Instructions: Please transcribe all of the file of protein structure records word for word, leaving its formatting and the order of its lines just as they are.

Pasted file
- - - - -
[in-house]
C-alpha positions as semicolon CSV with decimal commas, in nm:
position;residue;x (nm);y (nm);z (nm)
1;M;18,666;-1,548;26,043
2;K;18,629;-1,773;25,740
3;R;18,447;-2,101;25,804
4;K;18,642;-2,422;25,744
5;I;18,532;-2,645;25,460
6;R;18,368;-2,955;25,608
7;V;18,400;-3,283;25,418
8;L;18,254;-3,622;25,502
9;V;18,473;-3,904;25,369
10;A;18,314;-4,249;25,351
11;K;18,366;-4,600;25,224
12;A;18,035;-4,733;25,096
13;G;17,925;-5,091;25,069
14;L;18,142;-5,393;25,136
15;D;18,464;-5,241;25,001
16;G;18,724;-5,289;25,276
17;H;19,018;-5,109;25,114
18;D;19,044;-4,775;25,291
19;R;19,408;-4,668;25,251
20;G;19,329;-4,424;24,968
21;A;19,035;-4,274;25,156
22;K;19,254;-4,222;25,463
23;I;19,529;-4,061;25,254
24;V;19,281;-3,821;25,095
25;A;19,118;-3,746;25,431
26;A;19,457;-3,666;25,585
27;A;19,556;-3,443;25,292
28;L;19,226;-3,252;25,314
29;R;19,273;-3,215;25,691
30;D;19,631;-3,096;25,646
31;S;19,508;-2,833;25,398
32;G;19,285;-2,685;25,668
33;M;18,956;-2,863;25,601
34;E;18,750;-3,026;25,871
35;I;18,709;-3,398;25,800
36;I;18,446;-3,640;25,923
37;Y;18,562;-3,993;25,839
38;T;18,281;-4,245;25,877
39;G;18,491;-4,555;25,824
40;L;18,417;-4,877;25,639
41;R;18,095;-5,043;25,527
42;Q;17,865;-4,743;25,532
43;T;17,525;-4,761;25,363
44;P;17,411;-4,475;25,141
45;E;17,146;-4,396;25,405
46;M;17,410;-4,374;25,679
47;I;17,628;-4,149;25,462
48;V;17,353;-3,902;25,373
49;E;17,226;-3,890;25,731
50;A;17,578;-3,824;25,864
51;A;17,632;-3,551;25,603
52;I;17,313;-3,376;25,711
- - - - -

[in-house]
C-alpha positions as semicolon CSV with decimal commas, in nm:
position;residue;x (nm);y (nm);z (nm)
1;M;18,666;-1,548;26,043
2;K;18,629;-1,773;25,740
3;R;18,447;-2,101;25,804
4;K;18,642;-2,422;25,744
5;I;18,532;-2,645;25,460
6;R;18,368;-2,955;25,608
7;V;18,400;-3,283;25,418
8;L;18,254;-3,622;25,502
9;V;18,473;-3,904;25,369
10;A;18,314;-4,249;25,351
11;K;18,366;-4,600;25,224
12;A;18,035;-4,733;25,096
13;G;17,925;-5,091;25,069
14;L;18,142;-5,393;25,136
15;D;18,464;-5,241;25,001
16;G;18,724;-5,289;25,276
17;H;19,018;-5,109;25,114
18;D;19,044;-4,775;25,291
19;R;19,408;-4,668;25,251
20;G;19,329;-4,424;24,968
21;A;19,035;-4,274;25,156
22;K;19,254;-4,222;25,463
23;I;19,529;-4,061;25,254
24;V;19,281;-3,821;25,095
25;A;19,118;-3,746;25,431
26;A;19,457;-3,666;25,585
27;A;19,556;-3,443;25,292
28;L;19,226;-3,252;25,314
29;R;19,273;-3,215;25,691
30;D;19,631;-3,096;25,646
31;S;19,508;-2,833;25,398
32;G;19,285;-2,685;25,668
33;M;18,956;-2,863;25,601
34;E;18,750;-3,026;25,871
35;I;18,709;-3,398;25,800
36;I;18,446;-3,640;25,923
37;Y;18,562;-3,993;25,839
38;T;18,281;-4,245;25,877
39;G;18,491;-4,555;25,824
40;L;18,417;-4,877;25,639
41;R;18,095;-5,043;25,527
42;Q;17,865;-4,743;25,532
43;T;17,525;-4,761;25,363
44;P;17,411;-4,475;25,141
45;E;17,146;-4,396;25,405
46;M;17,410;-4,374;25,679
47;I;17,628;-4,149;25,462
48;V;17,353;-3,902;25,373
49;E;17,226;-3,890;25,731
50;A;17,578;-3,824;25,864
51;A;17,632;-3,551;25,603
52;I;17,313;-3,376;25,711